Fermi's LAT Instrument

Fermi's Large Area Telescope (LAT) detects particles produced in a physical process known as pair production that epitomizes Einstein's famous equation, E=mc2. When a gamma ray, which is pure energy (E), slams into a layer of tungsten in one of the tracking towers that compose the LAT, it creates mass (m) in the form of a pair of subatomic particles, an electron and its antimatter counterpart, a positron. Several layers of high-precision silicon detectors track the particles as they move through the instrument. The direction of the incoming gamma ray is determined by projecting the particle paths backward. The particles travel through the trackers until they reach a separate detector called a calorimeter, which absorbs and measures their energies. The LAT produces gamma-ray images of astronomical objects, while also determining the energy of each detected gamma ray.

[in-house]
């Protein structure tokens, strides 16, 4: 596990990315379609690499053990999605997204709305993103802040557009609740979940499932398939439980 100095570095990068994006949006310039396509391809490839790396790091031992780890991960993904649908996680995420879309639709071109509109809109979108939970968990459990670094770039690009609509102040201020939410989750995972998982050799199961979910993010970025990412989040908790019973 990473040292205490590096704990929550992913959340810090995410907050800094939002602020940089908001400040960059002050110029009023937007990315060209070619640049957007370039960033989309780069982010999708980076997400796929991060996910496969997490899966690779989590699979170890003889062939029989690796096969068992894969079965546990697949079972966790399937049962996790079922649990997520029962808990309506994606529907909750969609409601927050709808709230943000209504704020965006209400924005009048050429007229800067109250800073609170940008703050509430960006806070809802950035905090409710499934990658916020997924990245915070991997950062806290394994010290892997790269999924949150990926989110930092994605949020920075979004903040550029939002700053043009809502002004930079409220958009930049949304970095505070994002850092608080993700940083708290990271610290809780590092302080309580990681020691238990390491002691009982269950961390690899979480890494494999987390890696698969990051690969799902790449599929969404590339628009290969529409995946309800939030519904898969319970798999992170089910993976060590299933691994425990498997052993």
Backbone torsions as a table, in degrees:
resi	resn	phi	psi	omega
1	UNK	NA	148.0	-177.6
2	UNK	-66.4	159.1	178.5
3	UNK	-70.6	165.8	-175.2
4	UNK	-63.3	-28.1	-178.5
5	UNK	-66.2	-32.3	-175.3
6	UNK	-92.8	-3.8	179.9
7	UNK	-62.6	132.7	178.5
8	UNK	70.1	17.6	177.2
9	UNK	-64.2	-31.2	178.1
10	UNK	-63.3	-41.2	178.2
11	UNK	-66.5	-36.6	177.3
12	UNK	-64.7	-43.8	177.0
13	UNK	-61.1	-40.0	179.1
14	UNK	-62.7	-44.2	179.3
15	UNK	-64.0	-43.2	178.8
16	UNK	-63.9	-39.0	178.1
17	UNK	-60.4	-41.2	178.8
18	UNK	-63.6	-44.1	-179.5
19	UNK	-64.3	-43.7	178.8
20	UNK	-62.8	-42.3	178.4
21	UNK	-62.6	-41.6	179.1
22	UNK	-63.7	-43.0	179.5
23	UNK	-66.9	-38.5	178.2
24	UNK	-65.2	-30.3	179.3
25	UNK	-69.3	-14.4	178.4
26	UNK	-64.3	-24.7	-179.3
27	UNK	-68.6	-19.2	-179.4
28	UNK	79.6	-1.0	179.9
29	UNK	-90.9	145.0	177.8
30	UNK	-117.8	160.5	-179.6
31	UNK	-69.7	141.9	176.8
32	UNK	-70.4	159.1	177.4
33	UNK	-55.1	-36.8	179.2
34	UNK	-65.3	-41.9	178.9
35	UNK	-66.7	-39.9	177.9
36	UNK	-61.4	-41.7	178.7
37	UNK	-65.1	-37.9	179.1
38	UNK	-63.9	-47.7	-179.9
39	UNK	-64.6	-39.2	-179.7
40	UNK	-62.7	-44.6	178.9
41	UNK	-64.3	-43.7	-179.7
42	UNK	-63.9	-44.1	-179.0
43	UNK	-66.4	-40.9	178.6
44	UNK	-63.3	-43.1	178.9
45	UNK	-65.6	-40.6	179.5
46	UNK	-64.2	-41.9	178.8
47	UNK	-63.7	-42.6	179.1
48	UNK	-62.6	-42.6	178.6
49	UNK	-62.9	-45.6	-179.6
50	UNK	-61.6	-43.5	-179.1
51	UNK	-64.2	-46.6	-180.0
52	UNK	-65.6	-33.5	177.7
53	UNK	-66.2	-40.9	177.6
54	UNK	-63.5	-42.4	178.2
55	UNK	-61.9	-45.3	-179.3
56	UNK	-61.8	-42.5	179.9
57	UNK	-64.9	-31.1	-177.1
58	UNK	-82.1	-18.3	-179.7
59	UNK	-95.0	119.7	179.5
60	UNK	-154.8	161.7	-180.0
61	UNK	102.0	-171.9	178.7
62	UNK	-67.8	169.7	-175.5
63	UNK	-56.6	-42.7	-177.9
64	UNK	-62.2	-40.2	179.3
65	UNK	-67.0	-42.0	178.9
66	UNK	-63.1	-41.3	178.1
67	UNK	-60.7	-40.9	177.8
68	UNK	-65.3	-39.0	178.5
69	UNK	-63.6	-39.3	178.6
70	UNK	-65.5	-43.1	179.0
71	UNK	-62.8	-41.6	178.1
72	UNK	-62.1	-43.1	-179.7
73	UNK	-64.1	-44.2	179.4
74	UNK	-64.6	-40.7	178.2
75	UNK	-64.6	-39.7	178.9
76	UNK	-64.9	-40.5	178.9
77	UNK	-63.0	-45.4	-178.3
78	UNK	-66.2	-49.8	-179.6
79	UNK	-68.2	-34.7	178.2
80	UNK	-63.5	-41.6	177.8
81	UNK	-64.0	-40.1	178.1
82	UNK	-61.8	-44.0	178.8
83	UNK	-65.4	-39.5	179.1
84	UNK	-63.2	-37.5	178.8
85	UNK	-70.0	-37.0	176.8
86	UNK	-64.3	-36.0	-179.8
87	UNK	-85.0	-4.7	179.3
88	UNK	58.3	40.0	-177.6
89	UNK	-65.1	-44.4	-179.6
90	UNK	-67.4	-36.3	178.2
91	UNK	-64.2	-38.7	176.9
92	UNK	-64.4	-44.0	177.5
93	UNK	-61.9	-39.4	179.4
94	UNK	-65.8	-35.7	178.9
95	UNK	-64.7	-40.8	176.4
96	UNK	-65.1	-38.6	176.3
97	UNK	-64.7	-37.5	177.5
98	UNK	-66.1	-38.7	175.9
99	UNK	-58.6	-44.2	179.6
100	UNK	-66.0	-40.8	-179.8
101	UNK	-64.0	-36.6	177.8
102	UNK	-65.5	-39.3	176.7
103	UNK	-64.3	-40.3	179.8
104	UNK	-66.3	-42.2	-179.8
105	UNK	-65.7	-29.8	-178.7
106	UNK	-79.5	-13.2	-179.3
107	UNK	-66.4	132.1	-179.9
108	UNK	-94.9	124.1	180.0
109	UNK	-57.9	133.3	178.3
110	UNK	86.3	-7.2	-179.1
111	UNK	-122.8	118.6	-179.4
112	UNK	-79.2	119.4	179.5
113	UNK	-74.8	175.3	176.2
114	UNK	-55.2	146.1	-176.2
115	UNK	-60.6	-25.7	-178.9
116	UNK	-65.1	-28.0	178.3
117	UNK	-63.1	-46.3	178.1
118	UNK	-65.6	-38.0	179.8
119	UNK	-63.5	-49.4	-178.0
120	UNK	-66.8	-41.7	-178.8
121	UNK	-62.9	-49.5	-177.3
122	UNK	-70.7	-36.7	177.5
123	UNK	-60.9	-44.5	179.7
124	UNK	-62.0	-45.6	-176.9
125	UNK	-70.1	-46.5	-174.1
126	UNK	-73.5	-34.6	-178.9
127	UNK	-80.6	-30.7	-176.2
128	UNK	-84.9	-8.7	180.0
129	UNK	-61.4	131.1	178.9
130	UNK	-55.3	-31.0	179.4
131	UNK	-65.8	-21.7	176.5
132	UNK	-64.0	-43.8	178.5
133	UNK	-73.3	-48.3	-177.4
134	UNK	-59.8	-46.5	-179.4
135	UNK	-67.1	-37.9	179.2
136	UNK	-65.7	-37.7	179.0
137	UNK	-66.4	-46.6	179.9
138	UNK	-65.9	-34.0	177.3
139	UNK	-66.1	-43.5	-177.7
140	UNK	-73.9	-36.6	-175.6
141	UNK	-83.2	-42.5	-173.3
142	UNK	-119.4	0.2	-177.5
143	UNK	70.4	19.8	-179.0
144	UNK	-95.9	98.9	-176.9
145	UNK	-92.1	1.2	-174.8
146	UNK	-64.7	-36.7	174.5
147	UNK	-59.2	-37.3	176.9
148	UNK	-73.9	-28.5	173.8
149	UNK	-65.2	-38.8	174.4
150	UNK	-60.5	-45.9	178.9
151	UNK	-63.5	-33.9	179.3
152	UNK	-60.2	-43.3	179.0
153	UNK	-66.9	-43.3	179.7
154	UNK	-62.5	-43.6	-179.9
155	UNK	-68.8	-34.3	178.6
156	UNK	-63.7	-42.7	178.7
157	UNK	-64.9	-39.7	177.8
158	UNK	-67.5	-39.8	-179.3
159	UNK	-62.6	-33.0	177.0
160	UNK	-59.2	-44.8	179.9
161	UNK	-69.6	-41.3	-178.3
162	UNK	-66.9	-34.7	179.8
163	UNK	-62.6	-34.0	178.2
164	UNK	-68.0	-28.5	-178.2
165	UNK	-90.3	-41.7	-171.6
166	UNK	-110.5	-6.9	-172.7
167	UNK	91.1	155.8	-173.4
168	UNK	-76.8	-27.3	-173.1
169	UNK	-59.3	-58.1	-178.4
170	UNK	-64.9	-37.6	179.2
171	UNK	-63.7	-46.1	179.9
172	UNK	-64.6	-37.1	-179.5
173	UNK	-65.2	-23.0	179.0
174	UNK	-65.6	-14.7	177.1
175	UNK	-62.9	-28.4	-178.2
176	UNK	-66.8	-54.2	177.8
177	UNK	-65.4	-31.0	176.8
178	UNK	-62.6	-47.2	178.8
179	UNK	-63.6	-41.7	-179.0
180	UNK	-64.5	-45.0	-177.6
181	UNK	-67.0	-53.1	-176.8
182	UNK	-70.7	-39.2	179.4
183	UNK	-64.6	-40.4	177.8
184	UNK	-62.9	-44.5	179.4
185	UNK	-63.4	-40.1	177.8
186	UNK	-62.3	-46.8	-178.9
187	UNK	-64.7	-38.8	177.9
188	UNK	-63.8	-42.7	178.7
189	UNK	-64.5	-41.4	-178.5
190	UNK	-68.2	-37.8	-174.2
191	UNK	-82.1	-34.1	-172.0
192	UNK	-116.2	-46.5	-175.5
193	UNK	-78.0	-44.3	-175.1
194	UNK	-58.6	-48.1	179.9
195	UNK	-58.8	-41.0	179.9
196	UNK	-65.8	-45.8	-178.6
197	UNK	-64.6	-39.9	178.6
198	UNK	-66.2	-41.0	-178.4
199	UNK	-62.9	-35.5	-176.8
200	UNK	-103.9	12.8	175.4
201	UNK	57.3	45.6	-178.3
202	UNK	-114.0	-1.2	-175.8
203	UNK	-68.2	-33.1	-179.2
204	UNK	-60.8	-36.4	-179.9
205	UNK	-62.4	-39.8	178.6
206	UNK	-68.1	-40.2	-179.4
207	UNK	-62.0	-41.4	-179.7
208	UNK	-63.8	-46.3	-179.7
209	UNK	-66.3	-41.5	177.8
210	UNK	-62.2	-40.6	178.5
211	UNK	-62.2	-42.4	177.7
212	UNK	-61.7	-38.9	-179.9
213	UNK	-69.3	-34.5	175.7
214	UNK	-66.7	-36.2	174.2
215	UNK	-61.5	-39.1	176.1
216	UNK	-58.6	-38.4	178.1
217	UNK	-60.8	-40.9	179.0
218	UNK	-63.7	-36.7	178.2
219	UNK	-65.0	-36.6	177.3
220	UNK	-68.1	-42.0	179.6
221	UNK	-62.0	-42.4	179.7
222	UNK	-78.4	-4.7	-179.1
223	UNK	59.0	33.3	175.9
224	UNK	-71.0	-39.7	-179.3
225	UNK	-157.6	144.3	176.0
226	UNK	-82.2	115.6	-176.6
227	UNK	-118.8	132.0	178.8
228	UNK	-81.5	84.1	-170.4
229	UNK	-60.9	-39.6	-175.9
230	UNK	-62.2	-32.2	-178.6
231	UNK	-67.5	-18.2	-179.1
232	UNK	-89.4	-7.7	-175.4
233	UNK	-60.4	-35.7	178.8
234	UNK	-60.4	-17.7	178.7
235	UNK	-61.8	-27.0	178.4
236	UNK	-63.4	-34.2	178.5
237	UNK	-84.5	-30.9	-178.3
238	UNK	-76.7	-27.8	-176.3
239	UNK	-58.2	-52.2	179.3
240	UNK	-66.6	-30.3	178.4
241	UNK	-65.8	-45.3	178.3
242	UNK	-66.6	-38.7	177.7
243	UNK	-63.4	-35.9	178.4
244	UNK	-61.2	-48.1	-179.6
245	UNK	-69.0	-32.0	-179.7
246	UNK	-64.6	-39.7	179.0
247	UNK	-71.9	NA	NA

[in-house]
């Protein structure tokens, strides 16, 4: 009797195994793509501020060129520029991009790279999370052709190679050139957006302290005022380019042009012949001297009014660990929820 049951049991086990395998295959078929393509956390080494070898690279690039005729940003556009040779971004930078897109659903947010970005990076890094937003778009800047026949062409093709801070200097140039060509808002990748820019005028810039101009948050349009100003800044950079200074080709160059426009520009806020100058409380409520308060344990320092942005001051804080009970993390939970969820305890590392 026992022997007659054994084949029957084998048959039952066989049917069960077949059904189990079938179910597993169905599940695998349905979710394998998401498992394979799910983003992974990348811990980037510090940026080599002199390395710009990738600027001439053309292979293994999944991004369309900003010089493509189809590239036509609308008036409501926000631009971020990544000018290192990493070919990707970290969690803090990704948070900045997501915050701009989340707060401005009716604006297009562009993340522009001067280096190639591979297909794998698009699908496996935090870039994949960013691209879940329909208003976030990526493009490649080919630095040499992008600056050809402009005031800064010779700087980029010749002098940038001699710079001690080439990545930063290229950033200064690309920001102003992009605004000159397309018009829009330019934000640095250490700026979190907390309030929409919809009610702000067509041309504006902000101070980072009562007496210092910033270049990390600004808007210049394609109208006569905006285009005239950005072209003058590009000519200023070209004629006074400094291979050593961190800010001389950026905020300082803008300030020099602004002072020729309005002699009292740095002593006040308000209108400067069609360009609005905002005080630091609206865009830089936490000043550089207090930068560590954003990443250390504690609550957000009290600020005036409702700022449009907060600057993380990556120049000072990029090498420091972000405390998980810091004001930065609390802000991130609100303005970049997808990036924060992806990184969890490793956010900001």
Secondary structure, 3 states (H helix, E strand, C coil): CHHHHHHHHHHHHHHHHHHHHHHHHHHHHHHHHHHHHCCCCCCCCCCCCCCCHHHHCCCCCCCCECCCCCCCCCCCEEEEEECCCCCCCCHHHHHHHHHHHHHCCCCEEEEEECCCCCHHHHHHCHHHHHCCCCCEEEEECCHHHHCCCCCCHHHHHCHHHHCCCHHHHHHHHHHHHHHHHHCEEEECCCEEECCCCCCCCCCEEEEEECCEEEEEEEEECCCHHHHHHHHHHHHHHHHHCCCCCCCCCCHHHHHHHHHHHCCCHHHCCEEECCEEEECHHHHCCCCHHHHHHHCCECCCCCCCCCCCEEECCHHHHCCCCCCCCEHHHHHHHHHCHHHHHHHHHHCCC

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Animation Credits

Chris Meaney (HTSI): Lead Animator
Steven Ritz (NASA/GSFC): Scientist
Please give credit for this item to:
NASA's Goddard Space Flight Center Conceptual Image Lab

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Fermi Gamma-ray Space Telescope

Data Used:
Fermi/LAT None
Fermi None

This item is part of these series:
GLAST Pre-Launch
Astrophysics Animations

Goddard TV Tape:
G2007-011HD -- GLAST Pre-Launch Resource Tape

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